Fundamental to the success of the work is the clear perception, shared by librettist and composer, of the key to Shakespeare’s dramatic structure – the qualified duality of the two ‘worlds’ he creates – on the one hand, the male-dominated urban world of Venice, where the only measure of value is financial, and society is ruthlessly competitive and, on the other, the predominantly female, country-house world of Belmont, the very name of which (‘beautiful mountain’) defines it as an antithesis to the wholly unmountainous world of Venice. Belmont, which one might imagine as a Palladian villa with substantial grounds and its own band of household musicians, is a place where marriages are brought about by the conventions of folk-tale and fairy story, rather than by financial considerations. Tchaikowsky articulates this contrast musically, the music throughout most of the scenes in Venice being edgily aggressive, with prominent writing for the brass, its harmonies at best bittersweet, while the writing for the scenes in Belmont is, for the most part, much smoother and more lyrical, strings and woodwinds, rather than brass, being foregrounded.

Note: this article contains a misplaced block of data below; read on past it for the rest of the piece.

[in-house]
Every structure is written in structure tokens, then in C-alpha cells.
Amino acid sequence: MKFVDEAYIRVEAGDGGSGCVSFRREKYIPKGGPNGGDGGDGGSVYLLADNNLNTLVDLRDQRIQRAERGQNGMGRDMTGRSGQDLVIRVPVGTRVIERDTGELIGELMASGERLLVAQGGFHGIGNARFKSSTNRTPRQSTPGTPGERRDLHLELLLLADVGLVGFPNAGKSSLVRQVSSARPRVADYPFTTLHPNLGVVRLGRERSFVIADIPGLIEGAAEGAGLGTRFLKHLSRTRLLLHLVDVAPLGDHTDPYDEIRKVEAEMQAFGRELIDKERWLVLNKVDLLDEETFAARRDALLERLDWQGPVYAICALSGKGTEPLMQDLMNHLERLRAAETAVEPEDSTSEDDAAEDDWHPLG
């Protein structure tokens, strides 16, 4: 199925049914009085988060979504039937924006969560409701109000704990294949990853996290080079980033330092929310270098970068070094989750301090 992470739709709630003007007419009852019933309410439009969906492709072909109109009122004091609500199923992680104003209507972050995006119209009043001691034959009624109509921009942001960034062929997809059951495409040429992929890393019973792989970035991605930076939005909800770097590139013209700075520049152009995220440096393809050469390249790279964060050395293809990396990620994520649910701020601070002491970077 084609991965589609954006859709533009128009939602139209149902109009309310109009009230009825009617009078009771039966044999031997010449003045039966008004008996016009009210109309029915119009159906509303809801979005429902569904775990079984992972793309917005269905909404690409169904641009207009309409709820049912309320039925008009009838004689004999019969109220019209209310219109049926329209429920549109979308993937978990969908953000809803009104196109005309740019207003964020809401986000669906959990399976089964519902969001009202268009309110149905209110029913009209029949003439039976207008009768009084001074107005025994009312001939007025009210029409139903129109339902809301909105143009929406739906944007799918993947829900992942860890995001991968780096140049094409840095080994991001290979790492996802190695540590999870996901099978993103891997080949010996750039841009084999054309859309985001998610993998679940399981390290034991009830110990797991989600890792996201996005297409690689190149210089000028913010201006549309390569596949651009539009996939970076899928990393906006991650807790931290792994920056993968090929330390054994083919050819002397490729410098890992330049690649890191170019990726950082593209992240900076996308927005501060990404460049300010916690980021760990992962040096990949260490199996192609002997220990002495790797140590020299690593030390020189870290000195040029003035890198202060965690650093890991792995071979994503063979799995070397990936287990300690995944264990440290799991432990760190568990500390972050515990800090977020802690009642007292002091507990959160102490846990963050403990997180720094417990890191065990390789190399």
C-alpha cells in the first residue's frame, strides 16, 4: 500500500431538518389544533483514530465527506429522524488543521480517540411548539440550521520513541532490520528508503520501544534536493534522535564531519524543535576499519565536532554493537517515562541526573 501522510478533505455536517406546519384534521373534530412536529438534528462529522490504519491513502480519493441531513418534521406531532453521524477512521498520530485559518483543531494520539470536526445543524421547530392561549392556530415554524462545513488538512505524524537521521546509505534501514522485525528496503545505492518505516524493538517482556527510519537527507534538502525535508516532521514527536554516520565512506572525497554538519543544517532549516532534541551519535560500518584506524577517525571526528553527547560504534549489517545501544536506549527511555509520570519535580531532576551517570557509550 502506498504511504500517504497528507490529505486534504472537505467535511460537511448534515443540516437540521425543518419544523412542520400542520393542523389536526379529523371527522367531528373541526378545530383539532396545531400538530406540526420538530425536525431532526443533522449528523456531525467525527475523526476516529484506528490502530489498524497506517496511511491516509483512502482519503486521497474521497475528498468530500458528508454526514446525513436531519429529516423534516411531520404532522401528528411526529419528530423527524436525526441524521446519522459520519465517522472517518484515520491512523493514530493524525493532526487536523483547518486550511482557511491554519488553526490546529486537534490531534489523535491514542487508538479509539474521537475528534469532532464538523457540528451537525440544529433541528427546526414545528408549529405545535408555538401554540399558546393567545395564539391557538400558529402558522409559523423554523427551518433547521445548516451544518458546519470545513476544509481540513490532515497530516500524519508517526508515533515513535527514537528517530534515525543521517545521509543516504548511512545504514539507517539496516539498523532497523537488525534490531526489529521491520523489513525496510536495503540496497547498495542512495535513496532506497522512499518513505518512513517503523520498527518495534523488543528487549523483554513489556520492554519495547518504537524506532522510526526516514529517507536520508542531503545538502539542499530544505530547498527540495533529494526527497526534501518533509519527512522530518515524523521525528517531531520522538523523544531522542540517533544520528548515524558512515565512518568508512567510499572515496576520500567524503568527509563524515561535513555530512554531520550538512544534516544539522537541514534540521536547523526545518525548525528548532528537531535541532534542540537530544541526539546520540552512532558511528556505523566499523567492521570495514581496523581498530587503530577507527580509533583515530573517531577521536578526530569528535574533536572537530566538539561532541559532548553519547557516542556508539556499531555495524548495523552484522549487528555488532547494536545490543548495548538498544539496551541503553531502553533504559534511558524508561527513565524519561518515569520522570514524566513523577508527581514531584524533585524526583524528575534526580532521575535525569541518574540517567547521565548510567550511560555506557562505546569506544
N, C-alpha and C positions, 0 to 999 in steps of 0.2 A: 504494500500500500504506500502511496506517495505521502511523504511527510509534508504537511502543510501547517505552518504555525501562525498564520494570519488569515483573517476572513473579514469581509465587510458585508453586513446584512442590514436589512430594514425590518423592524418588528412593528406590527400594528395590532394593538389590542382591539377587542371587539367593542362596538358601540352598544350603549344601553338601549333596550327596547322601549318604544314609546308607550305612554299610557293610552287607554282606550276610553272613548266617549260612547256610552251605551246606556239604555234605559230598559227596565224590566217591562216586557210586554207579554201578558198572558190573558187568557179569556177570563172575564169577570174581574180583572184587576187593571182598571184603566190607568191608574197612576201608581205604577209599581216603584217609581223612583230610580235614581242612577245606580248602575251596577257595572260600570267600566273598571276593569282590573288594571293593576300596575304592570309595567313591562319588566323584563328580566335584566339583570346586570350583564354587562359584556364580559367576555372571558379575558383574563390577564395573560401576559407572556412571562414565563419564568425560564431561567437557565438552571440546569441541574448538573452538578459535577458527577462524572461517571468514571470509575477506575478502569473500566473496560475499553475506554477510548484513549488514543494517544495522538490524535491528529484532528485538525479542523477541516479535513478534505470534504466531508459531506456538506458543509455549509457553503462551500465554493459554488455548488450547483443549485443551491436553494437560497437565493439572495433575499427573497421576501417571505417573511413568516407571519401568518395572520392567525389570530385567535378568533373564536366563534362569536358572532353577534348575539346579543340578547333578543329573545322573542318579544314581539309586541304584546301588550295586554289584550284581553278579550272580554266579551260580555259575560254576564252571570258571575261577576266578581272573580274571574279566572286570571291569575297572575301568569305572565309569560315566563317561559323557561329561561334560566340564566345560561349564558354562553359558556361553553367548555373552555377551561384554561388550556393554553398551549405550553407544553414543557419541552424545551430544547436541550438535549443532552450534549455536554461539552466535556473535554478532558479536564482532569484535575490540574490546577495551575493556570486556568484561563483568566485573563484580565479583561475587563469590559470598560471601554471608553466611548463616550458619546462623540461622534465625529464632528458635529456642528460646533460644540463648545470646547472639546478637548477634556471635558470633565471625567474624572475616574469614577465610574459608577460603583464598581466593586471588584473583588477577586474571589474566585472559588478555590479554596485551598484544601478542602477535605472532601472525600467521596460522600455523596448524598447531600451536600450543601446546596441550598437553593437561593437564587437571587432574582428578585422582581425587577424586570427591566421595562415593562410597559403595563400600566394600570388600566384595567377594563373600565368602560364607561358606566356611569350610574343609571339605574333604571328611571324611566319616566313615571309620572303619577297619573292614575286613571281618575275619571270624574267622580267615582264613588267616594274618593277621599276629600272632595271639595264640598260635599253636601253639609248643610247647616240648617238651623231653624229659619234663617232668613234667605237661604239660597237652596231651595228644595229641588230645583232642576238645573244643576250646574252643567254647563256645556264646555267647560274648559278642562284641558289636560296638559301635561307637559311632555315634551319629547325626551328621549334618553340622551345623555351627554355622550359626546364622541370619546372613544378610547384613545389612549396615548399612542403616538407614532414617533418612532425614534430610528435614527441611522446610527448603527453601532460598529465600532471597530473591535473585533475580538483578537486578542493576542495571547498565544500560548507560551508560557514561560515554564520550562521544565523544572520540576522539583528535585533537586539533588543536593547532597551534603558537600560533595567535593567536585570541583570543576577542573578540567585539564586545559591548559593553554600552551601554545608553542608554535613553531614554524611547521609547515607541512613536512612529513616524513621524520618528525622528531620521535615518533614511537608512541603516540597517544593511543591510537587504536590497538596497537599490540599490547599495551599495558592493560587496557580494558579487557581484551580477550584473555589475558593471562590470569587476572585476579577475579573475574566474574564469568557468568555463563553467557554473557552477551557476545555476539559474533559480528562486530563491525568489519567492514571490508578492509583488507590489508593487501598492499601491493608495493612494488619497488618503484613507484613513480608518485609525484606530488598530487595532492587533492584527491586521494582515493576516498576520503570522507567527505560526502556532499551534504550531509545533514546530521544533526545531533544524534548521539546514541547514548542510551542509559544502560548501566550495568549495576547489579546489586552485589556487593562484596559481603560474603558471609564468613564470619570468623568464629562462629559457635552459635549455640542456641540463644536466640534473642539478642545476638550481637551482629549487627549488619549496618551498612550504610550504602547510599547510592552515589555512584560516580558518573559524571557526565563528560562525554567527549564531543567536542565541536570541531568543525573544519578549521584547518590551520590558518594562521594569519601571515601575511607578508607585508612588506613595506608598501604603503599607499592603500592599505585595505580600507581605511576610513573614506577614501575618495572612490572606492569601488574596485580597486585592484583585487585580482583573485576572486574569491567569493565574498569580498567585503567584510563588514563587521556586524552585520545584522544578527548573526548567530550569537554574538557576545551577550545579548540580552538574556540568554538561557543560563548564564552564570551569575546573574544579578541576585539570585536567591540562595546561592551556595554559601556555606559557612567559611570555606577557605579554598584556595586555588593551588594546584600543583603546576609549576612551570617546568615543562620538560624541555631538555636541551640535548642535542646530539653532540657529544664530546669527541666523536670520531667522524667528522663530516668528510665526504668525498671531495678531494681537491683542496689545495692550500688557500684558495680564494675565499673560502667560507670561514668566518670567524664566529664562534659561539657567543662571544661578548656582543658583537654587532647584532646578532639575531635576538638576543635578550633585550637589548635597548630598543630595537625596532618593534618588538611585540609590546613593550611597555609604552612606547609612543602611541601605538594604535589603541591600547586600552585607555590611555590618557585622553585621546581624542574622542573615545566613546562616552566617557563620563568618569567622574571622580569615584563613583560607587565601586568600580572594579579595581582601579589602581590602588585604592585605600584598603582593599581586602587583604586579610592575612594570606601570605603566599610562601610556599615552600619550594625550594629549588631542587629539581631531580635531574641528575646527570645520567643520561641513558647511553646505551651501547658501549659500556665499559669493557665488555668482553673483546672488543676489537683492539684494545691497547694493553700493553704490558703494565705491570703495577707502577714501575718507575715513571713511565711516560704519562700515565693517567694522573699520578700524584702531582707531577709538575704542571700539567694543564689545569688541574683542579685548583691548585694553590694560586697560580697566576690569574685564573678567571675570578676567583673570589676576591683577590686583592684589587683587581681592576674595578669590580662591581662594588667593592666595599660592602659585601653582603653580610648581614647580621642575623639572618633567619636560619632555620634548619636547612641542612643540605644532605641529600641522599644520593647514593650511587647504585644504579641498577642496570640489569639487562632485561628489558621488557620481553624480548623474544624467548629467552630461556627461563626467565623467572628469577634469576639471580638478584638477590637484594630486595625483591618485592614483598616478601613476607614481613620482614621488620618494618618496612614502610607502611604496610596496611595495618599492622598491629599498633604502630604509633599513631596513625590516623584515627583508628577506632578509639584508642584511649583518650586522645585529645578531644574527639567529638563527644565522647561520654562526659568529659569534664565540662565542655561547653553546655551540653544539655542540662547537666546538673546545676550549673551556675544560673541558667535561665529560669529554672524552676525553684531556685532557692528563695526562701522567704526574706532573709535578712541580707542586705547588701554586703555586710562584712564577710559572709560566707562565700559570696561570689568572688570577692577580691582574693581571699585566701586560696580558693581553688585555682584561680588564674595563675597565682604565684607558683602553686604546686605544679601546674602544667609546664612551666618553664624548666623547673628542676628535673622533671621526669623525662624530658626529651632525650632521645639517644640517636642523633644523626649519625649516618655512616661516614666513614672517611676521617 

A lesser dramatist than Shakespeare would have posited one of these ‘worlds’ as ‘superior’ to the other, but Shakespeare refuses the possibility of any such simple choice, seeing them, rather, as interdependent, each having needs only the other can meet. Portia can only be rescued from her initial ennui and her undesirable suitors by the arrival of the Venetian Bassanio, whose presence in Belmont is crucially dependent on money acquired in Venice, via Antonio. Venice, on the other hand, needs the arrival of Portia, in male disguise significantly, to solve the problem over Antonio’s bond with Shylock. (One suspects that Belmont was itself the product of Venetian wealth). Nor are the inhabitants of these two worlds altogether different, something brought out very clearly in Keith Warner’s production. Once Portia has ‘become’ a man in Venice she is, for all her talk of mercy, as unforgivingly and cruelly antisemitic as the Venetians themselves in her treatment of Shylock, as if infected by the very air of the place. But perhaps her behavior only reveals the ‘truth’ about her, since she and Nerissa are no more willing to extend a welcome of any warmth to Jessica than the Venetians are to recognize the humanity thy share with Shylock.